Thurston went a step further.
"I feel like this was another one of their tricks," she said. "It was another trick up their sleeve. And it's very unfortunate because the information is not getting out there."
Williamstown.com welcomes critical, respectful dialogue. Name-calling, personal attacks, libel, slander or foul language is not allowed. All comments are reviewed before posting and will be deleted or edited as necessary.
We chose as a town to be rational last night. Quite satisfying, no matter the outcome of Lowry! Perhaps now we can have rational discussions on Open Space, Affordable Housing, and our tax base in light of those issues which effect our tax bills, quality of life, and our mental construct of what it means to be a community and who lives here.
I don't see this as a watershed moment for people that "want" development and a curtailment on Open Space, rather it seems to me to be an opportunity to fully understand our cost of living given the nature of what we place off limits to taxation for many varied reasons. It's also a time to reaffirm what we value. Given all of what we see on a daily basis, I would find it difficult to live in a town that had hardening of the arteries. Every generation has a duty to look back and see what has been successful, and what hasn't and plan forward! The concept of "perpetuity" is as flawed as advocating that planning makes perfect. So what do we do with Open Space? Look at it. Study it in the wild, Put it in context and look at it as it should be, and not as something that is immutable - we know better than to do that. What do we gain in a world of the now, and what can it offer in the tomorrow? Policies and sacred cows need to be reviewed from time to time.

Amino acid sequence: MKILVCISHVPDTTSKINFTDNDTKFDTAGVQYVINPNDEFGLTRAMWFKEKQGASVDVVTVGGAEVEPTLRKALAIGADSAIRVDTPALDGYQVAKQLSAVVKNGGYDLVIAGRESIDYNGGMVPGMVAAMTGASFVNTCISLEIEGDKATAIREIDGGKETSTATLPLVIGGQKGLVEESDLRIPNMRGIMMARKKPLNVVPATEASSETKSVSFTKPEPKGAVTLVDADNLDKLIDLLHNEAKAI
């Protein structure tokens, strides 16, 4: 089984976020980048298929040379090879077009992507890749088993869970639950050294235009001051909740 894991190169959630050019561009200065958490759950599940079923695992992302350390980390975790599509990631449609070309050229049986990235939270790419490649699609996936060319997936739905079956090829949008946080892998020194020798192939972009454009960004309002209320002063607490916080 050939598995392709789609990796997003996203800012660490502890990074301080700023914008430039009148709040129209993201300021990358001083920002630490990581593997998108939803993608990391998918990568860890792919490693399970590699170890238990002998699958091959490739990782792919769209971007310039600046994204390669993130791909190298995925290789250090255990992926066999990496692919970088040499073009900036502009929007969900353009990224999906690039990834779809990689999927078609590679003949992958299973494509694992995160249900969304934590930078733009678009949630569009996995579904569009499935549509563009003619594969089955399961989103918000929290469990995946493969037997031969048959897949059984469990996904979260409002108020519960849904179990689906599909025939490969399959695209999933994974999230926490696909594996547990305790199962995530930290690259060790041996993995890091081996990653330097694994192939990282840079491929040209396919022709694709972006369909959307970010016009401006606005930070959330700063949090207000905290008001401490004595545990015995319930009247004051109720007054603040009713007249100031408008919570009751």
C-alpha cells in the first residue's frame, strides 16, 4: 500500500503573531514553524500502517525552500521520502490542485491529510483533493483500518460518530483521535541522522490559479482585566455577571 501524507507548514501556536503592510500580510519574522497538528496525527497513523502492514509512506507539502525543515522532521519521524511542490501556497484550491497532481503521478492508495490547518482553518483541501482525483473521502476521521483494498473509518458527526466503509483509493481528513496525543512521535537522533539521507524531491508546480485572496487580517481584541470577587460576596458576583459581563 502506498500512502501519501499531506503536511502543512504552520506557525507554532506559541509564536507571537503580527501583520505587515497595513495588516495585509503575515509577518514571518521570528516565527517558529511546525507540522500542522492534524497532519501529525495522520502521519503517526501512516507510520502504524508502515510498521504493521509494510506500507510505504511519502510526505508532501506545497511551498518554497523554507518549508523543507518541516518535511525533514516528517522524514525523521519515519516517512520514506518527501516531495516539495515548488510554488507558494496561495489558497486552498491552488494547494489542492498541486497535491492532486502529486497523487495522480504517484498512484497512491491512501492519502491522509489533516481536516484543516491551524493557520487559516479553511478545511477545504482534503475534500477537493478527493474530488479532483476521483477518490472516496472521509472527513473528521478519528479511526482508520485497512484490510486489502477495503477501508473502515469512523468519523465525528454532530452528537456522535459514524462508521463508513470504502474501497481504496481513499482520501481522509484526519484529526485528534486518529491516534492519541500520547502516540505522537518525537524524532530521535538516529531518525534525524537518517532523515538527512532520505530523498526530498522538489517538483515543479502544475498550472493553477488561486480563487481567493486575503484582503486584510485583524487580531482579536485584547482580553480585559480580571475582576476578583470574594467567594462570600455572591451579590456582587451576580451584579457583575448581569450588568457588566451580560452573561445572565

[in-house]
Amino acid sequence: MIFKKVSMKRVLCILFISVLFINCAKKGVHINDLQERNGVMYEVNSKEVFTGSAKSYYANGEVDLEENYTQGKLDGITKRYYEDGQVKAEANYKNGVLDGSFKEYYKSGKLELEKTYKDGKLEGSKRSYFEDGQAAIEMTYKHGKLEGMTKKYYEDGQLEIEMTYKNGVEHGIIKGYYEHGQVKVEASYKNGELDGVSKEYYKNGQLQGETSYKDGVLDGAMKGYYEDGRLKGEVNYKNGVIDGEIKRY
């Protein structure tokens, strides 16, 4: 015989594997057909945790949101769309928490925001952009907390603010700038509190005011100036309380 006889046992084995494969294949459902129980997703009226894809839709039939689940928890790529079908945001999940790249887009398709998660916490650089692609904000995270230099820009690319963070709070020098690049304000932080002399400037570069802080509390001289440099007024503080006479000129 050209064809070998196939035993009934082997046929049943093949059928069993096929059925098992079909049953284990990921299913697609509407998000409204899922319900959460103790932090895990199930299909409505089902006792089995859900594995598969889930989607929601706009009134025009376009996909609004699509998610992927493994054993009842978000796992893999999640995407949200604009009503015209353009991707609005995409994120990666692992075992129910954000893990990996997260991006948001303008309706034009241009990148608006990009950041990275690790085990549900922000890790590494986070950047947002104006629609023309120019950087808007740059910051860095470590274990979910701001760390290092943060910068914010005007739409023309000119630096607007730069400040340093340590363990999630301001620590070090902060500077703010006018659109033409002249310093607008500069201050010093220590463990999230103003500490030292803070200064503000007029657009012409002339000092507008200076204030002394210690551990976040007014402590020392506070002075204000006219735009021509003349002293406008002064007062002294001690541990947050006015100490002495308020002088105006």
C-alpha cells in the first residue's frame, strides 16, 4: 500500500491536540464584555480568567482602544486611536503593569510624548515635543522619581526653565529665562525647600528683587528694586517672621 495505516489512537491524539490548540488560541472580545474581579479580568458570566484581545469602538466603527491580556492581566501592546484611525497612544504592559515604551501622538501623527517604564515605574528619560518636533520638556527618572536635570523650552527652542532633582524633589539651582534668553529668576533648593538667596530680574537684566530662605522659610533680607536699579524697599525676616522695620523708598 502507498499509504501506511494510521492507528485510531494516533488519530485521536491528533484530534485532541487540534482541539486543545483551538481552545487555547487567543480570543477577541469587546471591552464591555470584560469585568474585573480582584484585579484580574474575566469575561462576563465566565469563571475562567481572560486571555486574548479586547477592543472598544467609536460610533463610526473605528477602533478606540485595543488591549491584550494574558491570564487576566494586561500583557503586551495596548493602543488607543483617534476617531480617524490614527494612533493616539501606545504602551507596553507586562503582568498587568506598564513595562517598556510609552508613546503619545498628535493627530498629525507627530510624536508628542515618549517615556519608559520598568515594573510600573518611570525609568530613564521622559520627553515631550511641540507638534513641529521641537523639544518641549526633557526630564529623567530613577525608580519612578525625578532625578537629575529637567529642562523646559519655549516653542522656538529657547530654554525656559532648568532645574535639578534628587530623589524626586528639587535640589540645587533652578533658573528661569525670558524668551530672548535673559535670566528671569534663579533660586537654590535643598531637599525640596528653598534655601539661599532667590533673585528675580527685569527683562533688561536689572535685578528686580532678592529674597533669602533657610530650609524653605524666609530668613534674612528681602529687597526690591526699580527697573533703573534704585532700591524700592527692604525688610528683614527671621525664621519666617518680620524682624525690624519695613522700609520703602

Why has it been so hard to initiate this conversation until now? Well, the answer to that was in the courageous nature of a fine Williamstown woman, Sarah Thurston. Regardless of how we framed the issue last night in our minds, it was she who awoke us to the larger conversation about "who are we now as a people, in 2013?" I can't think of a better conversation to have. We should give ourselves room to hear every opinion that we can, with permission to include the difficult questions. Precedent should not be ignored but it is not sacred. We need to hold check our emotions.
I want in particular to thank Andy Hogeland, Tom Sheldon, and Hank Art along with the entire Conservation Commission for taking what I think was a correct position and a rather bold one given how we prize our living standard in Williamstown and how it is defined so much by land.
A good check up now and then is healthy. If we do it for ourselves personally from time to time, why would we not do it for us as a whole? This is such an opportunity if we do not waste it. We needn't fear this process. Democracy works best when everyone is engaged.
Long live the Town!
-Dan Gendron, speaking on my own behalf and not that of the Williamstown Finance Committee.